Guitar Influences, Part Five: Mick Ronson

Guitar Influences, Part Five: Mick Ronson

Written by Jay Jay French

So now you are saying…“so how do you go from all these blues masters as influences to glam hero Mick Ronson?”

Fair enough.

As much as the Beatles were the Big Bang laying waste to all that came before, so did the arrival (at least to my musical evolution) of David Bowie, in the personage of Ziggy Stardust and the Spiders From Mars.

By mid-1972, I was well into my fifth year as a Grateful Dead hippie. However, as much as I really loved the Dead during that time, I never thought Jerry Garcia was particularly interesting. First off, he had some of the worst guitar tone. I really loved overdrive and Garcia played way too clean for me. As far as his noodling style – well. I had a good friend who played guitar just like Jerry. He had Jerry’s tone and style down. We used to jam and I watched what he was doing. After a while I got it: Jerry played scales, over and over. To be fair, all players fall back on certain well-worn clichés and scales. We all do. Even Jimi repeated himself. It all comes down to whether you don’t mind hearing them over and over. With Jerry, I just got tired of it. His tone, to my ears, had no balls. It seemed mealy-mouthed. I much preferred Beck, Clapton, Green, Trower, Taylor, Alvin Lee, Page, Jimi, Henry Vestine (Canned Heat), Don Preston (Mad Dogs and Englishmen), Duane, or Dickey.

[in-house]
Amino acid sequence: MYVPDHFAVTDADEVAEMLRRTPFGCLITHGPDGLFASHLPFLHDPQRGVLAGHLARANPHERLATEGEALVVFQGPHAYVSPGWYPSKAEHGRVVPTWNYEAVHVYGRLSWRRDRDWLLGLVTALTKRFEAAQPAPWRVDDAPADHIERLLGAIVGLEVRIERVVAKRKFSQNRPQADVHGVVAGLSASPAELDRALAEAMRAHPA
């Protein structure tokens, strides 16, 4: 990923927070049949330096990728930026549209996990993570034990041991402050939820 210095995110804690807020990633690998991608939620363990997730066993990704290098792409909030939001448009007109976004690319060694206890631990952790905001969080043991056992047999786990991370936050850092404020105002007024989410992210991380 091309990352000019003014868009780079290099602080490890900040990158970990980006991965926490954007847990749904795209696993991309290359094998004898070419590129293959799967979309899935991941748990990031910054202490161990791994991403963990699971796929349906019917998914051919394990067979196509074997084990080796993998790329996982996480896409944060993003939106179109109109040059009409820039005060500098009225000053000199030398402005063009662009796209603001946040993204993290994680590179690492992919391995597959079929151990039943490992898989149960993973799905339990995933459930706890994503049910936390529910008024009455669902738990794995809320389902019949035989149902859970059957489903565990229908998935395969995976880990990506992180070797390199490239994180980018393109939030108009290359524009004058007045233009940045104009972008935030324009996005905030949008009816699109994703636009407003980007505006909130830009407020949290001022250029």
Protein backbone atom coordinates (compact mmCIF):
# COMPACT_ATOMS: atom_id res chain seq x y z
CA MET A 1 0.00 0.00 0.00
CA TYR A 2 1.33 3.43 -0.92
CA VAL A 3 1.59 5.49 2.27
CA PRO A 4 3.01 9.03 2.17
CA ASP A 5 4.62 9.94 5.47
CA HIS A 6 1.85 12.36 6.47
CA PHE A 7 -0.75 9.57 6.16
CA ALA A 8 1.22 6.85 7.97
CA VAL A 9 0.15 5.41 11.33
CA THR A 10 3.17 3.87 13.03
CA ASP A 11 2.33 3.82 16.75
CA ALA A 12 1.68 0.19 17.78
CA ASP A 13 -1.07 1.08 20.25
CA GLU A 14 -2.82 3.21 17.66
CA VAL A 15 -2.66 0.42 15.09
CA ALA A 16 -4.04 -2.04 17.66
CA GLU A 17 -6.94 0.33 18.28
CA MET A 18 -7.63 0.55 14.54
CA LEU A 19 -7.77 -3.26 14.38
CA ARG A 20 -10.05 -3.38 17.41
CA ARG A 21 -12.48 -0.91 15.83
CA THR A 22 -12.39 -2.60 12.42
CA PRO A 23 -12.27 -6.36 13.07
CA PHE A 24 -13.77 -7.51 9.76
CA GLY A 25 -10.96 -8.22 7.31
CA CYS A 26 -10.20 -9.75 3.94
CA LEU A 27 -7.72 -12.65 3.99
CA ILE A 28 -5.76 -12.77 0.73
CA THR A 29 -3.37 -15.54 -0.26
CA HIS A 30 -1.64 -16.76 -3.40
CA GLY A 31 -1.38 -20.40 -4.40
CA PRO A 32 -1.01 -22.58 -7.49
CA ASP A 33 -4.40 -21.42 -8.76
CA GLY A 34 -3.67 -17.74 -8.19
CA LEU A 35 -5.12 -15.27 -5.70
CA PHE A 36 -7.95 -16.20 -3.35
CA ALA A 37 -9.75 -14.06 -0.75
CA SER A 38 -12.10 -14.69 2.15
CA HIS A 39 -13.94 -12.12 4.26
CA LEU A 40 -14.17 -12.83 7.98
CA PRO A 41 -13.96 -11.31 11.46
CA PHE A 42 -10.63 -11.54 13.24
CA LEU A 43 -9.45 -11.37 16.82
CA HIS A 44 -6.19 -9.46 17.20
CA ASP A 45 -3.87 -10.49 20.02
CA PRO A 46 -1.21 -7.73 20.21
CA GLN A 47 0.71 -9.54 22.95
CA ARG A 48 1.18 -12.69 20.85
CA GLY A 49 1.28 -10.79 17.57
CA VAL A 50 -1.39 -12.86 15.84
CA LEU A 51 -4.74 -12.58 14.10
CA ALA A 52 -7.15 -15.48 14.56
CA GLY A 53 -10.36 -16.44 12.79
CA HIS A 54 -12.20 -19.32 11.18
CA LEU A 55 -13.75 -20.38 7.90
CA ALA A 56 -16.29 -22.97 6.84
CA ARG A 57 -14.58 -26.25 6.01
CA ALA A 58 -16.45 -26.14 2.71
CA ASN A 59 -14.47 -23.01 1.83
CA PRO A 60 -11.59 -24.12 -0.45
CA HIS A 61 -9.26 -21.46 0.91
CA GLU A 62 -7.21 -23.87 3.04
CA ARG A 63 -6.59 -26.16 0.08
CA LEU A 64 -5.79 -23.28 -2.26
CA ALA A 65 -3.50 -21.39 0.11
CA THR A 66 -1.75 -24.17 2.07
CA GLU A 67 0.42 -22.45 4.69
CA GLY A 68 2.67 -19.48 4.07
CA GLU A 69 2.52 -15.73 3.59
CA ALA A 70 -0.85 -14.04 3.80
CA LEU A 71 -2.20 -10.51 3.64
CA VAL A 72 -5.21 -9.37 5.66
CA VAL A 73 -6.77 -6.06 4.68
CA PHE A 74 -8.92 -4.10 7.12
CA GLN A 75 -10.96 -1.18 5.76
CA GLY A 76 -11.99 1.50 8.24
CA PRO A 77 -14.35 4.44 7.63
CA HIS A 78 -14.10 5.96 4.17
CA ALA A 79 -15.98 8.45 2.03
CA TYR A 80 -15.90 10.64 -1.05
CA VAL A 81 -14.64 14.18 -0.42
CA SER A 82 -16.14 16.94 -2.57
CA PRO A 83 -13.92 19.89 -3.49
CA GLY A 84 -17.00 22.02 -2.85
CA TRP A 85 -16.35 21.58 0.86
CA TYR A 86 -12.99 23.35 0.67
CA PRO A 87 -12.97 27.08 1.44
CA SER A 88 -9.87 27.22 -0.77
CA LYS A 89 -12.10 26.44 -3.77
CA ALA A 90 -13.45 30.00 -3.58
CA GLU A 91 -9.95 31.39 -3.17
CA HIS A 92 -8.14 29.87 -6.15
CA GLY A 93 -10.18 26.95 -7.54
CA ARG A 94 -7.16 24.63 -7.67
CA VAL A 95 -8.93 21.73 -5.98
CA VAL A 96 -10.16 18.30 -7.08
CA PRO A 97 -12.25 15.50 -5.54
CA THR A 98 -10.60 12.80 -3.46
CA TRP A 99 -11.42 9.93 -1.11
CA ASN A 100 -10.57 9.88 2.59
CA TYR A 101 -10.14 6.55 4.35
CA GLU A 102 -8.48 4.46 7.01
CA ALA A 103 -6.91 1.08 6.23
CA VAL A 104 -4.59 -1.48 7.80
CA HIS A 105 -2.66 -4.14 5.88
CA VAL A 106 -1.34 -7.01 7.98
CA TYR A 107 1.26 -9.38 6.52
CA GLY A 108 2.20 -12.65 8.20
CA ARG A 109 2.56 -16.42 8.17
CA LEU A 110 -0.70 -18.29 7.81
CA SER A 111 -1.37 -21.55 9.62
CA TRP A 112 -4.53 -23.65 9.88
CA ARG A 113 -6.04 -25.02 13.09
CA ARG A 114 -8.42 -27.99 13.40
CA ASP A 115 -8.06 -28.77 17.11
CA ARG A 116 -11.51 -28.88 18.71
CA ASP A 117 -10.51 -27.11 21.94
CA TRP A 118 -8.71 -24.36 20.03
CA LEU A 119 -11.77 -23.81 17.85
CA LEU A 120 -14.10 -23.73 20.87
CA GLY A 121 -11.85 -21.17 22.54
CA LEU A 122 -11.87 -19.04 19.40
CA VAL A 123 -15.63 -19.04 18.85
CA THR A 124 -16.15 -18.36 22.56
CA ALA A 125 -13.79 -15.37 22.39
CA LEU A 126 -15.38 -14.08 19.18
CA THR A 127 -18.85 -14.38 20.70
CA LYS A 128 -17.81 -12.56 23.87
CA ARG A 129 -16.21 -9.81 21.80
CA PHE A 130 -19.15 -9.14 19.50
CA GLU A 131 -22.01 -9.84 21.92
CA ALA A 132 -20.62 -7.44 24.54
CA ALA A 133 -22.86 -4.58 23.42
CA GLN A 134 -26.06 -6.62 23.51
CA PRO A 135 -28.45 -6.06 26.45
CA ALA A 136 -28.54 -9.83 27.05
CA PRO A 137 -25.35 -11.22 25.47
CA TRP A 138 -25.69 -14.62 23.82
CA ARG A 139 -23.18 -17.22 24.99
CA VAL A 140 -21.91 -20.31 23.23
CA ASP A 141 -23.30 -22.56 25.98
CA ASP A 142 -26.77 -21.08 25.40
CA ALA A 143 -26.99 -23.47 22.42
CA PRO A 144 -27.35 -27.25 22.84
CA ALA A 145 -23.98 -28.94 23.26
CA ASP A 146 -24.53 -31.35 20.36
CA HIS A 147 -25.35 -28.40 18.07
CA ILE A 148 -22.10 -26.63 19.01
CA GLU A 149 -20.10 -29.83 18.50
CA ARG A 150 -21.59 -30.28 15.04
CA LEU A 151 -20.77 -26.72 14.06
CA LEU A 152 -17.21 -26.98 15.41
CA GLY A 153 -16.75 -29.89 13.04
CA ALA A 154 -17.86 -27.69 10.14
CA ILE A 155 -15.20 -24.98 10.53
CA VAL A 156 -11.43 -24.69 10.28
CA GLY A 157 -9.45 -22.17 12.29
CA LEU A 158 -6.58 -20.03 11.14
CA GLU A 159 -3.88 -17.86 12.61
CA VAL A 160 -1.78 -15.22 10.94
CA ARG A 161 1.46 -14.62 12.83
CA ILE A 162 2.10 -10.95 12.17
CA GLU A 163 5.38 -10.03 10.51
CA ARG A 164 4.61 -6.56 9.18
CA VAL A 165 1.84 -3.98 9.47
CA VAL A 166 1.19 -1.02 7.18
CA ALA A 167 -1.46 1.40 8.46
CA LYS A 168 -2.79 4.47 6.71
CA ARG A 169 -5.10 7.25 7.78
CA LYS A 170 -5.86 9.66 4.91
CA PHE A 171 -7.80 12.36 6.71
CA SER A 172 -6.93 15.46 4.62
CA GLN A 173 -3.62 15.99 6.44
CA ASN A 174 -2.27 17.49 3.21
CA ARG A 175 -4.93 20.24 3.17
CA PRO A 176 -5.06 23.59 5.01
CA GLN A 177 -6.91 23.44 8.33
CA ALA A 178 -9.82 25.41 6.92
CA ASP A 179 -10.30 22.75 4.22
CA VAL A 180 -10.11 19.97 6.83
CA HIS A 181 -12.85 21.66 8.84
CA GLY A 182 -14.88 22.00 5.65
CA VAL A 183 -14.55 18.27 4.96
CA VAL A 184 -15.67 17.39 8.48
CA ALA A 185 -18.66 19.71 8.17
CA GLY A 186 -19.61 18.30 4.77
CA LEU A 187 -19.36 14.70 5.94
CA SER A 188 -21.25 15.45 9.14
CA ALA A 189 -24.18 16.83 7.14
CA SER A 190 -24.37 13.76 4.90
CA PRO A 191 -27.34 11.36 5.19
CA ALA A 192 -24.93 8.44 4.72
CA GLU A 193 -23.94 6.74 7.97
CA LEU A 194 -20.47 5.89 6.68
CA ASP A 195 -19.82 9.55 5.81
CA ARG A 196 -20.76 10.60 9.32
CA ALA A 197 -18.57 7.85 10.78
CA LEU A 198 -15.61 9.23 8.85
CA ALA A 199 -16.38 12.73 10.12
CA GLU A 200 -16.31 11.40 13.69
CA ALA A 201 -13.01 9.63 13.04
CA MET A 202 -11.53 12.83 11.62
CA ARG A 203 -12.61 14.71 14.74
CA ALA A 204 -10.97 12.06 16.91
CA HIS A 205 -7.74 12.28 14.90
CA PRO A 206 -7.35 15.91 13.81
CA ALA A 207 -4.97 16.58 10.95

Speaking of Duane and Dickey, during the summer of 1972 I joined an Allman Brothers cover band and lived in a hippie commune in Wilkes-Barre, Pennsylvania. The other guitar player was a slide playing monster! This is when I also really started to appreciate Duane and Dickey who, even though the Allman Brothers were a quintessential American band, played Les Paul guitars through British Marshall amps (they knew great guitar tone!)


Jay Jay, before Ronson.


That band played exactly one weekend (Labor Day) and broke up and that really was, as it turned out,  the end of my “hippie days.”

I went back home to Manhattan and, by chance, subscribed to a new music magazine called Fusion. My subscription came with three albums:

Bowie’s Hunky Dory

Lou Reed’s Transformer

Mott The Hoople’s All The Young Dudes

The music! The image!

This wasn’t hippie-dippy sh*t.

This was dangerous and sexually disorientating.

Gay, straight, dark, foreboding…

I was transfixed and blown away just like I was in 1964 when I heard the Beatles for the first time.

I got a copy of Fusion magazine with Bowie on the cover. This time it was promoting Bowie and his latest release, The Rise and Fall of Ziggy Stardust and the Spiders From Mars. I couldn’t believe what the band looked like, especially the guitar player, Mick Ronson.

Now, that is what a rock star guitar player should look like.

While Bowie had his stamp on all three albums that arrived, either producing, writing, singing or performing, so, in fact, did Mick Ronson. Ronson was kind of like Keith is to Mick, except he was so much more. Ronson was a skilled musician, singer and arranger who Bowie came to really depend on.